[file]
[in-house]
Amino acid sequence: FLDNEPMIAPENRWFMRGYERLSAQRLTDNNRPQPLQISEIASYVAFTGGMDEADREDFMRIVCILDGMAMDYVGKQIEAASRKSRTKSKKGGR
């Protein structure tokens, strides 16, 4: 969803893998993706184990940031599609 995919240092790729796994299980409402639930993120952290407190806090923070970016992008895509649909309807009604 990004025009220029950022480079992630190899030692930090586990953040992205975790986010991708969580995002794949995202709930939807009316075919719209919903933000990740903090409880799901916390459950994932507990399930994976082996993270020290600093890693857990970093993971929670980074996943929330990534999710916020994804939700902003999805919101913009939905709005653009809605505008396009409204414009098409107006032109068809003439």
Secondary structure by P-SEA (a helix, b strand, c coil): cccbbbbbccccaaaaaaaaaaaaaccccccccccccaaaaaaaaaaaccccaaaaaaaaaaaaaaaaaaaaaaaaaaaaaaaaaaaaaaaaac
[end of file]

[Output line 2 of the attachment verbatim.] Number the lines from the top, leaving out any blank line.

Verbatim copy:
Amino acid sequence: FLDNEPMIAPENRWFMRGYERLSAQRLTDNNRPQPLQISEIASYVAFTGGMDEADREDFMRIVCILDGMAMDYVGKQIEAASRKSRTKSKKGGR